“It was a very deliberate set of actions aimed at very specific goals,” she said. “To a very large extent we’ve achieved those goals with important success for people who’ve been covered and for the people of Maine.”
Former state Rep. Mike Saxl was among the legislators who pushed for increased Medicaid coverage of Maine children in 1996. That was followed in later years by additional measures to expand coverage to parents and childless adults and for prescription drugs for the elderly, he said.
At the time, expanding Medicaid was considered a smart move because every dollar in state funds leveraged at least $2 in federal money, he said.
It was also viewed as a cost-saving measure since preventive medicine is cheaper than treating medical problems when they get to crisis stage, he said.
Medicaid is an important policy debate, but there are questions that deserve answers if the funding is going to be slashed, he said.
“How does somebody practically get coverage? Are we saying they want them to have uncompensated care at hospitals and doctor’s offices? That’s an option,” he said. “Are we saying we want them to not have care? That’s an option. Are we saying they should have private insurance? That can be a good idea, but how are they going to afford that private insurance?”
Virtually every state over the years has expanded Medicaid coverage to some level beyond the core minimum requirements set by the federal government.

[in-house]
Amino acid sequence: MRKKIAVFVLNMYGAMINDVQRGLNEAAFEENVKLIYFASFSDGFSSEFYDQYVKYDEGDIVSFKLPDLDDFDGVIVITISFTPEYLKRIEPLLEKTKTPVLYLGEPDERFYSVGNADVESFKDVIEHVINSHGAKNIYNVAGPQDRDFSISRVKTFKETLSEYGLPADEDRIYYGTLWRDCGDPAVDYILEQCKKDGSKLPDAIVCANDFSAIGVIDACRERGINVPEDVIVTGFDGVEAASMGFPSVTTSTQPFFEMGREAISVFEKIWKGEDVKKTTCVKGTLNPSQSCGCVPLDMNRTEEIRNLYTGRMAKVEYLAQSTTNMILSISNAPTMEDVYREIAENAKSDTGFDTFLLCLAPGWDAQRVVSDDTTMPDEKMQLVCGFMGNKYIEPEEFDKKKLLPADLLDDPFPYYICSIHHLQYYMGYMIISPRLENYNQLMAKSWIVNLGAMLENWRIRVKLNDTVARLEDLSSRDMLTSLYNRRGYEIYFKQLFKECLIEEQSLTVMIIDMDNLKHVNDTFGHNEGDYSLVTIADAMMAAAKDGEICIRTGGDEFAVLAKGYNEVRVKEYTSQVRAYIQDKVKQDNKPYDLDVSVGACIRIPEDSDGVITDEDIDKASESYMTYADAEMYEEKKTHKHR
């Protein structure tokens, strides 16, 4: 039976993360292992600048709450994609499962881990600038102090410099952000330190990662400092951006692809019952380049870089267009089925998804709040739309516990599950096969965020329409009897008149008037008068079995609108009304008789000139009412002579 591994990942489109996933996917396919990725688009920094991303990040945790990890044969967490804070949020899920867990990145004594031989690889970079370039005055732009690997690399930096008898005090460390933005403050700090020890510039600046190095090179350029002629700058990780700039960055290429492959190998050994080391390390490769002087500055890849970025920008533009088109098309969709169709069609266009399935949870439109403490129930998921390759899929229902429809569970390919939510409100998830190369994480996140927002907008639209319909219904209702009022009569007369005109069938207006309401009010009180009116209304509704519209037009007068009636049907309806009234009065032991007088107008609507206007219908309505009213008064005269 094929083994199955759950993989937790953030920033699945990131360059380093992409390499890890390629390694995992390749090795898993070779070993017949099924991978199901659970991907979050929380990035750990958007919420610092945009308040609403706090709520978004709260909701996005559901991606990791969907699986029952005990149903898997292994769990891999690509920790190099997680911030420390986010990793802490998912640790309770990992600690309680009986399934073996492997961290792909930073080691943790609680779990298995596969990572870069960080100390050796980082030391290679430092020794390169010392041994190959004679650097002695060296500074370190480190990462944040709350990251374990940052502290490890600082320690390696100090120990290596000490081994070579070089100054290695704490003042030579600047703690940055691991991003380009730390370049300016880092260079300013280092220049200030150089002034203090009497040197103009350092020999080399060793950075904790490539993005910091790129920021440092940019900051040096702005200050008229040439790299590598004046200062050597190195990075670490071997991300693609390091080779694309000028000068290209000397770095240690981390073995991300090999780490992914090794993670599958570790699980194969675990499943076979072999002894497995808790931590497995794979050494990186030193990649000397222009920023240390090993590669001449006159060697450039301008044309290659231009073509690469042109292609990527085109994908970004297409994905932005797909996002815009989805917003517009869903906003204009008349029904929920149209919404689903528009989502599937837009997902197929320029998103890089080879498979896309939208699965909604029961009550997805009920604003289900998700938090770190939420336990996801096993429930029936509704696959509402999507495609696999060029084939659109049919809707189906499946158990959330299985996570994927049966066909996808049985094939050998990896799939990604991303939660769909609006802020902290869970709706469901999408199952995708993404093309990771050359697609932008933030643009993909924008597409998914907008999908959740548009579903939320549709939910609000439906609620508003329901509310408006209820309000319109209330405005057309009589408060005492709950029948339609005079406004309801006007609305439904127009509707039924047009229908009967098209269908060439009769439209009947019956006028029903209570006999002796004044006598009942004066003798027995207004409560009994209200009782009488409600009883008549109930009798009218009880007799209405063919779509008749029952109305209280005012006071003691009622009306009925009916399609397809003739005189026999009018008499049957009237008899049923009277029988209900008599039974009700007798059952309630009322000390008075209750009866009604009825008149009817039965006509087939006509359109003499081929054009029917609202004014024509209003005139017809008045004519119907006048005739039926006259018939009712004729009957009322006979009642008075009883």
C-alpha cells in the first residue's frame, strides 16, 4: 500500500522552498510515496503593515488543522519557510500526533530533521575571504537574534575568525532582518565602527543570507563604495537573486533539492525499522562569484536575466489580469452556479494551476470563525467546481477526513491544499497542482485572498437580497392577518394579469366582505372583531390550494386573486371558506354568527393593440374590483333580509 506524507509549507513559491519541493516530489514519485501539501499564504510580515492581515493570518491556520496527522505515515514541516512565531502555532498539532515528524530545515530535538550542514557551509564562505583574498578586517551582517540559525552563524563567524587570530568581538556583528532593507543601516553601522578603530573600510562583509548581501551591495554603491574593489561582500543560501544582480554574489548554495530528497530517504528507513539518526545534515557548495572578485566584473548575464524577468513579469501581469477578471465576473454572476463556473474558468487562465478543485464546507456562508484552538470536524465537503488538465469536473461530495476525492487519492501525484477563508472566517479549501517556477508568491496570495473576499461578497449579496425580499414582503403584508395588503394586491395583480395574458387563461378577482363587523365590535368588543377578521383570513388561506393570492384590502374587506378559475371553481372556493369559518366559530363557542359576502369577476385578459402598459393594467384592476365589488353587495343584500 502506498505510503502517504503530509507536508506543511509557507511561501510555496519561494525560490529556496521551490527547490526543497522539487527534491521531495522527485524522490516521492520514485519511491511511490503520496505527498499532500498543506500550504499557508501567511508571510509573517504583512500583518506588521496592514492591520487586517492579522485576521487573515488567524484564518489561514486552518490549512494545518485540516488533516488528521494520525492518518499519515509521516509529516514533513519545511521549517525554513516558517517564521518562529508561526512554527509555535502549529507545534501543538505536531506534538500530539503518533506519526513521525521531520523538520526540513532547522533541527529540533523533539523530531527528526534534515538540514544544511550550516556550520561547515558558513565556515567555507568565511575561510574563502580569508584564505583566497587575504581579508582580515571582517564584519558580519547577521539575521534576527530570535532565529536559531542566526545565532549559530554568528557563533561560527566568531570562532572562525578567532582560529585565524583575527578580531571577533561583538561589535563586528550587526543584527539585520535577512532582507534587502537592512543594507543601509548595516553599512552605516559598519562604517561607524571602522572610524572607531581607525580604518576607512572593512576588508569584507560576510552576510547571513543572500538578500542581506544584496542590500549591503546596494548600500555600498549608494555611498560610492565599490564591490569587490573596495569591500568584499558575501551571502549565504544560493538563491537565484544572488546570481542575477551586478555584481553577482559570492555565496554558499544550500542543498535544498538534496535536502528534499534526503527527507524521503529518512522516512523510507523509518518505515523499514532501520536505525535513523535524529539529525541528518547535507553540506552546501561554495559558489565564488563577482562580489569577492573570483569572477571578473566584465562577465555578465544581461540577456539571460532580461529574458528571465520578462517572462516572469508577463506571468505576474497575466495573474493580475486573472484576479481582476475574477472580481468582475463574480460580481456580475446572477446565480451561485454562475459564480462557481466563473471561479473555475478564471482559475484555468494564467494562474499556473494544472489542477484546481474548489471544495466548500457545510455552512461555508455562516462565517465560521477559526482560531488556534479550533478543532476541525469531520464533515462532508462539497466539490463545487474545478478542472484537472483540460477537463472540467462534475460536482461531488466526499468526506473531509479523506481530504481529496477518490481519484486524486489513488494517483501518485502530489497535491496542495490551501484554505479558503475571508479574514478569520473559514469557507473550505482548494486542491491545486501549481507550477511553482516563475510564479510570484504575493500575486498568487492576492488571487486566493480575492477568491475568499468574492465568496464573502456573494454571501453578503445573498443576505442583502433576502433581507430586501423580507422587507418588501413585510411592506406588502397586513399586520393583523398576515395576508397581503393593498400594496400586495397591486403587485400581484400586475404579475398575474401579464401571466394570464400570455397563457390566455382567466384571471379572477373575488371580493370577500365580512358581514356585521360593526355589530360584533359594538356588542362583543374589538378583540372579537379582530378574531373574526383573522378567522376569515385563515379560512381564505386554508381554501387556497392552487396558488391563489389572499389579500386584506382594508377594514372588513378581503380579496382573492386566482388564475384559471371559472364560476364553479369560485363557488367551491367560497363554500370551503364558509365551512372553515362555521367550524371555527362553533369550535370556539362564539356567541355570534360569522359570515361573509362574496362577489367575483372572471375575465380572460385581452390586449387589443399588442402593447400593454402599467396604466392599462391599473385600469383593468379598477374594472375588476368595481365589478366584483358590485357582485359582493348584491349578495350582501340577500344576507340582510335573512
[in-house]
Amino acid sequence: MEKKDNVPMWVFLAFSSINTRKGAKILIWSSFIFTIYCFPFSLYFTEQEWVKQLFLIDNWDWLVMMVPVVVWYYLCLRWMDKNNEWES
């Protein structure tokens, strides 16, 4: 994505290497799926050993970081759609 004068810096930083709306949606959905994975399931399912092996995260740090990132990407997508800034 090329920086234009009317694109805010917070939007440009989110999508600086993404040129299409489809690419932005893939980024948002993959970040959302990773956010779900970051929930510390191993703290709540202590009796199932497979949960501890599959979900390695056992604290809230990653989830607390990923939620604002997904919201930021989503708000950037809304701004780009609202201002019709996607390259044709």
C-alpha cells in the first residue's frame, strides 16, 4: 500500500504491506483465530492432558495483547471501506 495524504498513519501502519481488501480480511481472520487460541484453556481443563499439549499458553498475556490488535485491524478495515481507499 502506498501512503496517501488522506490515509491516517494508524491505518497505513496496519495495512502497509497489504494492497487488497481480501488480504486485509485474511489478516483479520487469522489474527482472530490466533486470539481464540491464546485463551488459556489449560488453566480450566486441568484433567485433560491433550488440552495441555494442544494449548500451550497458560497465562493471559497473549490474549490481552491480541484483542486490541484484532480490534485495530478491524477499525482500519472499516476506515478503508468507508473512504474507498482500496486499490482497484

If Maine provided only the bare Medicaid coverage required by law, it would have just over 250,000 people on Medicaid rather than today’s level of 360,000, state officials say.
But because of Medicaid’s flexibility, the enrollment rates and costs are widely variable among states. While Maine provided some form of Medicaid coverage to 27.8 percent of residents in 2009, only 12.5 percent of New Hampshire residents were Medicaid recipients that same year. Maine and New Hampshire have roughly the same population, but Maine had about 200,000 more people on Medicaid than the Granite State.
California had the highest enrollment rate at 30.2 percent, while Nevada had the lowest rate at 10.9 percent, according to CMMS figures.
Generally speaking, most states through the years have broadened Medicaid coverage more for children than they have for adults, said Robin Rudowitz of the Kaiser Family Foundation in Washington. Maine has expanded coverage to adults more than most other states, she said.
But with the poor economy and revenue collections down, states the past couple of years have been implementing new Medicaid policies to cut spending.
The Kaiser Family Foundation said 47 states made cost-reduction Medicaid changes for fiscal year 2011.
For the current fiscal year, every state but North Dakota planned at least one policy change to contain Medicaid costs, Kaiser said last week in a midyear Medicaid budget update report. Forty-six states planned rate cuts or restrictions for health care providers and 18 states planned to reduce or restrict benefits. Four states, including Maine, planned eligibility reductions, but federal Medicaid officials have denied requests for enrollment procedure changes for Hawaii and Arizona.